All About Estates

What Does A Healthy Meal Cost?

A complimentary copy of the Saturday Star was delivered to my door so I had the pleasure of holding a newspaper in my hand while enjoying my morning coffee (note: we have gone ‘paperless’ and I am not a happy convert). The headlines grabbed my attention: ‘Nursing homes feed seniors on $8.33 a day’.

This is not very much money- especially as I calculated the cost of my Nespresso ($.75) and croissant ($3.00). Healthy food is required by all of us- regardless of age. Much of our social society is built around meal times and the ability to engage and interact with others while enjoying a good meal. Not all of us have the ability to live out our days in our own homes. In December 2015 there were 76,982 long-stay patient beds(1).

For these individuals living in LTC, going to the dining room for a meal may be their only ‘out of room’ activity and for many, it is the highlight of their day. The newspaper article also discussed the lack of culturally appropriate or comfort food that is currently available in most facilities- due to this low budget. Most critically, the Dieticians of Canada in a 2015 report identified the lack of fresh fruit and vegetables available to residents. The number 1 response of the dieticians in this survey when asked “if you had additional funds for the raw food budget, what changes would you make to your menu or food purchases” was ‘improved proteins’.         A sad headline I thought, while washing the newsprint off of my hands.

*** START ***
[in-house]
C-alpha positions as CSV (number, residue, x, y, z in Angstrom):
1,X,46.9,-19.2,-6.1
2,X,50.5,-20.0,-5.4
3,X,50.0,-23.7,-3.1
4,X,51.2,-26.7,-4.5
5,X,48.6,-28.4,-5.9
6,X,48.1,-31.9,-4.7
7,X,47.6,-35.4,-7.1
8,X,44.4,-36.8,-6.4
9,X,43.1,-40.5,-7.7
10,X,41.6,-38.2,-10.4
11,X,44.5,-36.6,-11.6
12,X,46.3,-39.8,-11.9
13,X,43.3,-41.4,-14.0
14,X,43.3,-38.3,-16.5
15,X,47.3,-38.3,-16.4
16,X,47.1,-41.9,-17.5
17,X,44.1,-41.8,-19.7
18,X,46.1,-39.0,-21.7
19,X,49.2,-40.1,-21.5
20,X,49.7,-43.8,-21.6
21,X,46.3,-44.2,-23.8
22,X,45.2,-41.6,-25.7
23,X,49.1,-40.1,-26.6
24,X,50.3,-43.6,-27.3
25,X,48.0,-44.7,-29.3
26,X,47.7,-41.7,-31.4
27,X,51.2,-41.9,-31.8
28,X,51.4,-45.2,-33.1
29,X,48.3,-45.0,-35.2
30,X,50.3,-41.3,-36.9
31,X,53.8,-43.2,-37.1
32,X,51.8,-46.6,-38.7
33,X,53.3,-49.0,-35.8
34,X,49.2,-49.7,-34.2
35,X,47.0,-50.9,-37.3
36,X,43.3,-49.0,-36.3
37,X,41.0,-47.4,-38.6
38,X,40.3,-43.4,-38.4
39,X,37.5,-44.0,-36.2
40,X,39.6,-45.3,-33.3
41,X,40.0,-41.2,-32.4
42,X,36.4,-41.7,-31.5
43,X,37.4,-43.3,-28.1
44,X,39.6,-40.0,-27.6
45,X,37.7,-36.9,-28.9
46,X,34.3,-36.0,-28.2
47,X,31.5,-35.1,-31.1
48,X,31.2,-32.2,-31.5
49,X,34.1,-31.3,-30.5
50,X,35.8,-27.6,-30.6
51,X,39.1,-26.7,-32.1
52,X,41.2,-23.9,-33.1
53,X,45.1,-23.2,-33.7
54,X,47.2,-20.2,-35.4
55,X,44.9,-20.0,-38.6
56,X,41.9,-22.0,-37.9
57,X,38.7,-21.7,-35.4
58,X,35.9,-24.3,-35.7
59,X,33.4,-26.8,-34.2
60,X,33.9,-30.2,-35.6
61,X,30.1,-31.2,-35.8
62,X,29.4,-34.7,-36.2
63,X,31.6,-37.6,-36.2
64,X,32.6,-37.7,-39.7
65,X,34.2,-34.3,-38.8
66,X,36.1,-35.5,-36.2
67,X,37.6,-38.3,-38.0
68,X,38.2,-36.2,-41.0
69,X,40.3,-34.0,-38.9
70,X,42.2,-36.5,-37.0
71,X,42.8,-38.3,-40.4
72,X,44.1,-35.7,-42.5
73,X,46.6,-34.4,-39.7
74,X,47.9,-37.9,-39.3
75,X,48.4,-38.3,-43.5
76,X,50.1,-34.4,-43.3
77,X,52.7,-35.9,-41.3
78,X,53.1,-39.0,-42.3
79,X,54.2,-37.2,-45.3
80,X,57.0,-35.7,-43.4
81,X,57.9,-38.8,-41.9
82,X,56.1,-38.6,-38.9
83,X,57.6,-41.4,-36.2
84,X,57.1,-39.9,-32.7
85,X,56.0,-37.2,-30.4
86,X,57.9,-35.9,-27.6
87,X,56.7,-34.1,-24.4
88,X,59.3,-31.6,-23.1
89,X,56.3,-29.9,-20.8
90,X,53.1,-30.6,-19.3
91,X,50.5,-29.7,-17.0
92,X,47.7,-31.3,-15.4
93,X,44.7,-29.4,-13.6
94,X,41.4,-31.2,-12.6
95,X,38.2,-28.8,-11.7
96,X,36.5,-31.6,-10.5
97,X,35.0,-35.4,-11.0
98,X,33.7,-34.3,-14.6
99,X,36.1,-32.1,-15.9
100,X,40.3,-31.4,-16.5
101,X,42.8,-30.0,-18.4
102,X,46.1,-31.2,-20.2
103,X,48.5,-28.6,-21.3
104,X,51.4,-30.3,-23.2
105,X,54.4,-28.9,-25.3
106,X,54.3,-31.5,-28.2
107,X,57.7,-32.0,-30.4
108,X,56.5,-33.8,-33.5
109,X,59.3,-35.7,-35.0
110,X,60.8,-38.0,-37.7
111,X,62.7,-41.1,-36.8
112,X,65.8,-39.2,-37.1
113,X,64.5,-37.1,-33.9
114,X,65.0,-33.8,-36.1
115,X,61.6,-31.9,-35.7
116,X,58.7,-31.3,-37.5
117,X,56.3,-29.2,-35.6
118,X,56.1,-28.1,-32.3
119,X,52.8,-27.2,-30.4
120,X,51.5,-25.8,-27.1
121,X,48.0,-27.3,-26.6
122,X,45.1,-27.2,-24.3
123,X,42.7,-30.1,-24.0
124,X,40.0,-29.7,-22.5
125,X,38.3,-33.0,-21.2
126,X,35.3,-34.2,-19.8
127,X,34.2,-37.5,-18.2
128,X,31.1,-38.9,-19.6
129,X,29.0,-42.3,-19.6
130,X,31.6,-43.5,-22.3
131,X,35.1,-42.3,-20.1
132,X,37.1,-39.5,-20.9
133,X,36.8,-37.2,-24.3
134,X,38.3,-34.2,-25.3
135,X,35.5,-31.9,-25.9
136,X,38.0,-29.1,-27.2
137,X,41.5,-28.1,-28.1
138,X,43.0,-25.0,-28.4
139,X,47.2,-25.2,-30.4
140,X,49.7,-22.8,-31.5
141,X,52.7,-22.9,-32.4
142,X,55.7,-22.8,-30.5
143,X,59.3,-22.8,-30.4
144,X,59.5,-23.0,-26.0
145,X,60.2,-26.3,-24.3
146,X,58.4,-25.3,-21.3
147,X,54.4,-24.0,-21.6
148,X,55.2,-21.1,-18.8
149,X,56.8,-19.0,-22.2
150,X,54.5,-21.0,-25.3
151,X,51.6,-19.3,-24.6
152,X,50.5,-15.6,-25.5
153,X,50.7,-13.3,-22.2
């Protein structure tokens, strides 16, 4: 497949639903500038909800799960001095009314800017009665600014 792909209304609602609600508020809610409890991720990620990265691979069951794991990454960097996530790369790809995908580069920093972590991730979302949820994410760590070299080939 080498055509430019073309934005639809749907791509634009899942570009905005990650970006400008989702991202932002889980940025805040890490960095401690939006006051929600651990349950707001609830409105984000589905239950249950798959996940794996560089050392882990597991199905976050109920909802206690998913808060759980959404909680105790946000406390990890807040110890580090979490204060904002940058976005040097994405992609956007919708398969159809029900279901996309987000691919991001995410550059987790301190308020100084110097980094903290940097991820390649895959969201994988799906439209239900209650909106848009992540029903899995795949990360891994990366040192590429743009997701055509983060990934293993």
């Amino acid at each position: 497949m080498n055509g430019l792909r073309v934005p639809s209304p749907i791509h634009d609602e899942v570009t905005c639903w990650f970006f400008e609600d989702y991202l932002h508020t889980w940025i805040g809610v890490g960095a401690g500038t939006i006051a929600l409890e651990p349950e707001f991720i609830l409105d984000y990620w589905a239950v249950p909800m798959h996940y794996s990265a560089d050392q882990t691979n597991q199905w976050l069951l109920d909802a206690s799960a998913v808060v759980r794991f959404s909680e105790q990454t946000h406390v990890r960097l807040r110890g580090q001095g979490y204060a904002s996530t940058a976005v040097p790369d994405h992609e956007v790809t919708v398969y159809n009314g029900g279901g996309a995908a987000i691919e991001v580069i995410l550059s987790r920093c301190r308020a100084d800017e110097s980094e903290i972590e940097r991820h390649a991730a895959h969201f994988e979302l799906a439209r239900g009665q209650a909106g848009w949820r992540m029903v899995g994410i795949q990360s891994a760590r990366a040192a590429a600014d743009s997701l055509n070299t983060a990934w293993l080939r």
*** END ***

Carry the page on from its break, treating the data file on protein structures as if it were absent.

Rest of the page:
Ps. I was curious about the provincial funding (2)for long-term care in Ontario and have included it below:
 $4.07 billion (7.9% of the overall provincial health budget)
 $142.47 per resident, per day ($52,000 per year)
 Approximately $94.37 per day for nursing and personal care (such as assistance with personal hygiene, bathing, eating, and toileting)
 $11.60 per day for specialized therapies, recreational programs, and support services
 $8.33 per day for raw food (ingredients used to prepare meals)

1. https://www.oltca.com/oltca/OLTCA/LongTermCare/OLTCA/Public/LongTermCare/FactsFigures.aspx#/Ontario%27s%20long-term%20care%20residents%20(2015)
2. Source: 2016 Ontario Budget, LTCH Level-of-Care Per Diem Funding Summary (July 1, 2016)

About Audrey Miller
Email: amiller@eldercaring.ca About: Audrey Miller, Managing Director of Elder Caring Inc. has over 25 years social work and rehabilitation experience working with older individuals and their families. She advises the financial, insurance, legal and business communities regarding elder care issues. Audrey is a recognized expert in her field.

2 Comments

  1. Blair Botsford

    March 13, 2017 - 2:47 pm
    Reply

    The budget for food is not as crazy as it sounds if you break down the elements of healthy meals throughout the day as well as considering the savings from buying in bulk, cooking in bulk, and making desserts from scratch. When I look at my own budget, then deduct out the junk food and food waste, I come close and I buy good quality food. However, I put my coffee and related treats under my “dining” budget. If I made a sincere effort to just eat healthy, and did not need to dine out occasionally, $8.33 per day would be a good estimate.

    It would still be nice to see a bump in the food budget for LTC to ensure good quality, variety and adequate portions. There’s also the issue of how individual homes manage their budgets. I’ve seen significantly different approaches to food between care facilities. Either some are not spending the full $8.33 or some are spending more from some other source.

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